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Relapse patterns in NMOSD: evidence for earlier occurrence of optic neuritis and possible seasonal variation

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Khalilidehkordi, E and Clarke, L and Arnett, S and Bukhari, W and Jimenez Sanchez, S and O'Gorman, C and Sun, J and Prain, KM and Woodhall, M and Silvestrini, R and Bundell, CS and Abernethy, D and Bhuta, S and Blum, S and Boggild, M and Boundy, K and Brew, BJ and Brown, M and Brownlee, W and Butzkueven, H and Carroll, WM and Chen, C and Coulthard, A and Dale, RC and Das, C and Fabis-Pedrini, MJ and Fulcher, D and Gillis, D and Hawke, S and Heard, R and Henderson, APD and Heshmat, S and Hodgkinson, S and Kilpatrick, TJ and King, J and Kneebone, C and Kornberg, AJ and Lechner-Scott, J and Lin, M-W and Lynch, C and Macdonell, RAL and Mason, DF and McCombe, PA and Pereira, J and Pollard, JD and Ramanathan, S and Reddel, SW and Shaw, C and Spies, J and Stankovich, J and Sutton, I and Vucic, S and Walsh, M and Wong, RC and Yiu, EM and Barnett, MH and Kermode, AG and Marriott, MP and Parratt, J and Slee, M and Taylor, BV and Willoughby, E and Brilot, F and Vincent, A and Waters, P and Broadley, SA, Relapse patterns in NMOSD: evidence for earlier occurrence of optic neuritis and possible seasonal variation, Frontiers in Neurology, 11 Article 537. ISSN 1664-2295 (2020) [Refereed Article]


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Copyright 2020 the authors. This is an open-access article distributed under the terms of the Creative Commons Attribution 4.0 International (CC BY 4.0) License. The use, distribution or reproduction in other forums is permitted, provided the original author(s) and the copyright owner(s) are credited and that the original publication in this journal is cited, in accordance with accepted academic practice. No use, distribution or reproduction is permitted which does not comply with these terms.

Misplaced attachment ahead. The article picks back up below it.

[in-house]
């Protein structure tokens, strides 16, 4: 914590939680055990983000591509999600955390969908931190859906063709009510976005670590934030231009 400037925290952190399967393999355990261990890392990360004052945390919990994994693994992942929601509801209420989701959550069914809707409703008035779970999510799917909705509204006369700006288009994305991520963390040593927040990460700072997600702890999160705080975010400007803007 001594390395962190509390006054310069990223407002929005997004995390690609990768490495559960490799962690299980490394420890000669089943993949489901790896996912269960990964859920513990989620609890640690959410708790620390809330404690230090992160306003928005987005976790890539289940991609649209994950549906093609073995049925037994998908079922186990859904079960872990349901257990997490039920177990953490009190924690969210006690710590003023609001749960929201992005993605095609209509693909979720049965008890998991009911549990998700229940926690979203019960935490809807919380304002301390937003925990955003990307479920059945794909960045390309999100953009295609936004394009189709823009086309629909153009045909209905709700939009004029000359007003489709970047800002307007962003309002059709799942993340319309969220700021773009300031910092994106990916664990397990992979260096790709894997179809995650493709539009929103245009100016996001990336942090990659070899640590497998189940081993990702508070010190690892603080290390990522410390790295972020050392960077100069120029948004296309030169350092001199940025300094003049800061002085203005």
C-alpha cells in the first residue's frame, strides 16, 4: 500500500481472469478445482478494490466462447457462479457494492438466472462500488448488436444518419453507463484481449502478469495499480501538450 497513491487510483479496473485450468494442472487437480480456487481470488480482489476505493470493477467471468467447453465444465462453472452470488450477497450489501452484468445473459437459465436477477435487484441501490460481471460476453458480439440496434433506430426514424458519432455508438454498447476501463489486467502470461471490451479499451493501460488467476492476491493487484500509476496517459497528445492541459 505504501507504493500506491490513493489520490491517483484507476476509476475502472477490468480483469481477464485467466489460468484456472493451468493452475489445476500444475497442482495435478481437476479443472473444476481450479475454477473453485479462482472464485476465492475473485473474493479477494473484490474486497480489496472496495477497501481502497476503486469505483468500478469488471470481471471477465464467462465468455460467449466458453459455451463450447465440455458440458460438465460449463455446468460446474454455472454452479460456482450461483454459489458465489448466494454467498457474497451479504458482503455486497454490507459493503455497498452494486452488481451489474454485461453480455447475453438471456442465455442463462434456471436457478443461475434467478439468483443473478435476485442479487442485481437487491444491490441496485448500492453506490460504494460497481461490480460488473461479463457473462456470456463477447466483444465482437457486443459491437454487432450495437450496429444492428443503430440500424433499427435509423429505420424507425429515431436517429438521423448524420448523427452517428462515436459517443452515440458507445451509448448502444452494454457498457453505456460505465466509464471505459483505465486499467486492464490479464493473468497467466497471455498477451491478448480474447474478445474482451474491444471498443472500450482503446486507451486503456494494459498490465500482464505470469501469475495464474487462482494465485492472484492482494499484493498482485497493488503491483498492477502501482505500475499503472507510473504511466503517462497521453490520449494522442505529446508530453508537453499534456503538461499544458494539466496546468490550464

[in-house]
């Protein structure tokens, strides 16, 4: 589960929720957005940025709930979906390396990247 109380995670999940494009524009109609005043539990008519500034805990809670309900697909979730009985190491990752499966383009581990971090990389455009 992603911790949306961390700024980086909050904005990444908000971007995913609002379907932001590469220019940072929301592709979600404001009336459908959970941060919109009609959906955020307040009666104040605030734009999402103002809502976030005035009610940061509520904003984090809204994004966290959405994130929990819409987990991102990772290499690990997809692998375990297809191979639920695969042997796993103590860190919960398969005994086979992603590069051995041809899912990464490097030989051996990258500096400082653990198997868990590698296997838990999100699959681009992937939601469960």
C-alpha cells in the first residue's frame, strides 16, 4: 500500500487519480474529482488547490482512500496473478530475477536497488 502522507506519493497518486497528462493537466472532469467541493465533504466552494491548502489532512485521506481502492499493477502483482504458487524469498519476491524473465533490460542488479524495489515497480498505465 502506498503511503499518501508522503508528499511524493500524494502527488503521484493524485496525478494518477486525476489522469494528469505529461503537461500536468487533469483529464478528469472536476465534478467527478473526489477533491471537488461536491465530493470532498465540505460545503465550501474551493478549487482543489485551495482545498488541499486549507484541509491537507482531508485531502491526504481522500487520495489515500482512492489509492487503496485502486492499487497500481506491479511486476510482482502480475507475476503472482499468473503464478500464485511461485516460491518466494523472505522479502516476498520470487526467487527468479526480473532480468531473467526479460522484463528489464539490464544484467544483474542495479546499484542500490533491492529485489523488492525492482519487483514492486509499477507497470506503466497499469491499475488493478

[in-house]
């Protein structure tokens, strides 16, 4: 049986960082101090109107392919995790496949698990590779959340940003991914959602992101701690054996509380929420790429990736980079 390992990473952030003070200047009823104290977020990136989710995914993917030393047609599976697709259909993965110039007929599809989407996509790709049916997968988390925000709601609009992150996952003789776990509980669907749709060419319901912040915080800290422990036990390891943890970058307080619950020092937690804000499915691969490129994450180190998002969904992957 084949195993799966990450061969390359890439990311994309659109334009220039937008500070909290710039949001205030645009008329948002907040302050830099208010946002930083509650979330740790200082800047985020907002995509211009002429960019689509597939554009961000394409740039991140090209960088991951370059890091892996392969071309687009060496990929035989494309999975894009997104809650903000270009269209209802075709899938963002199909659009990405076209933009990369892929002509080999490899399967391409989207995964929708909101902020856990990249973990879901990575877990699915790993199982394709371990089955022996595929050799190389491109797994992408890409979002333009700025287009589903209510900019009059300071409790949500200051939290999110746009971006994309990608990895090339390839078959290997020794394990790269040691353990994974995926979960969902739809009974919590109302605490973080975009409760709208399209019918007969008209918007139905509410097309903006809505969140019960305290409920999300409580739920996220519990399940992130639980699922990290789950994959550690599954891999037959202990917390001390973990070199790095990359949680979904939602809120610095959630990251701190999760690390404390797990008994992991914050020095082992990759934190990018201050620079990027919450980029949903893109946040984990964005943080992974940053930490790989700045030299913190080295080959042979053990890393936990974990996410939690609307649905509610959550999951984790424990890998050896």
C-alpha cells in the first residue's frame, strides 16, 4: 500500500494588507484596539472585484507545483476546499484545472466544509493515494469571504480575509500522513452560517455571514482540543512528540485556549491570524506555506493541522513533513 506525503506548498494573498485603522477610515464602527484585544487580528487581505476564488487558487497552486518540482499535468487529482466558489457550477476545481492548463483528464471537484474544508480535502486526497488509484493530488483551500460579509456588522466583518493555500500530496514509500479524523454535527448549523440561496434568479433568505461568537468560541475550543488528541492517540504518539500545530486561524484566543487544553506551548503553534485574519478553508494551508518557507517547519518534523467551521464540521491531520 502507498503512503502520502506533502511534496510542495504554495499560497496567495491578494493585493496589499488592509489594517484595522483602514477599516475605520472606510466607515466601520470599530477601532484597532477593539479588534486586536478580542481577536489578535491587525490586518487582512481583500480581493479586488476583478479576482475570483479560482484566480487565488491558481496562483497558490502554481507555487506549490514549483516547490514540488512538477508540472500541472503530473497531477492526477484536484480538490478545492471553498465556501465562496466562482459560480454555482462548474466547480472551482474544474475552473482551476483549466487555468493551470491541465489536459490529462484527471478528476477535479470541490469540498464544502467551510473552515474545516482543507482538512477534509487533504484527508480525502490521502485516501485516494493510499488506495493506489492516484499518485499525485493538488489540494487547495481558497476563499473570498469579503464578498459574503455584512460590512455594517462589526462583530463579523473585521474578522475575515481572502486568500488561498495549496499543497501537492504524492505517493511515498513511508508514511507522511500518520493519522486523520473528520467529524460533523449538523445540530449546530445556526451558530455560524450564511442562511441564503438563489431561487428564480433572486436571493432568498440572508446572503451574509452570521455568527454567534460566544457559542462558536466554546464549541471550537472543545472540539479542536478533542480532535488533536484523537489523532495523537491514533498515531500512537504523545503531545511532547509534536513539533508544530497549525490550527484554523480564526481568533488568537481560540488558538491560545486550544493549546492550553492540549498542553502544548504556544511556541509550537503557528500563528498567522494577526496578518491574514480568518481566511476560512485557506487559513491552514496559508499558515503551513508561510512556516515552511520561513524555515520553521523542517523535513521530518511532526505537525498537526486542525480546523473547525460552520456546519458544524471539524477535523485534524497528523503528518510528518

DOI: doi:10.3389/fneur.2020.00537

Abstract

Neuromyelitis optica spectrum disorders (NMOSD) and multiple sclerosis (MS) show overlap in their clinical features. We performed an analysis of relapses with the aim of determining differences between the two conditions. Cases of NMOSD and age- and sex-matched MS controls were collected from across Australia and New Zealand. Demographic and clinical information, including relapse histories, were recorded using a standard questionnaire. There were 75 cases of NMOSD and 101 MS controls. There were 328 relapses in the NMOSD cases and 375 in MS controls. Spinal cord and optic neuritis attacks were the most common relapses in both NMOSD and MS. Optic neuritis (p < 0.001) and area postrema relapses (P = 0.002) were more common in NMOSD and other brainstem attacks were more common in MS (p < 0.001). Prior to age 30 years, attacks of optic neuritis were more common in NMOSD than transverse myelitis. After 30 this pattern was reversed. Relapses in NMOSD were more likely to be treated with acute immunotherapies and were less likely to recover completely. Analysis by month of relapse in NMOSD showed a trend toward reduced risk of relapse in February to April compared to a peak in November to January (P = 0.065). Optic neuritis and transverse myelitis are the most common types of relapse in NMOSD and MS. Optic neuritis tends to occur more frequently in NMOSD prior to the age of 30, with transverse myelitis being more common thereafter. Relapses in NMOSD were more severe. A seasonal bias for relapses in spring-summer may exist in NMOSD.

Item Details

Item Type:Refereed Article
Keywords:aquaporin, epidemiology, multiple sclerosis, neuromyelitis optica, relapse, seasonality
Research Division:Biomedical and Clinical Sciences
Research Group:Neurosciences
Research Field:Central nervous system
Objective Division:Health
Objective Group:Clinical health
Objective Field:Clinical health not elsewhere classified
UTAS Author:Stankovich, J (Dr Jim Stankovich)
UTAS Author:Taylor, BV (Professor Bruce Taylor)
ID Code:140289
Year Published:2020
Web of Science® Times Cited:6
Deposited By:Menzies Institute for Medical Research
Deposited On:2020-08-05
Last Modified:2020-09-04
Downloads:3 View Download Statistics

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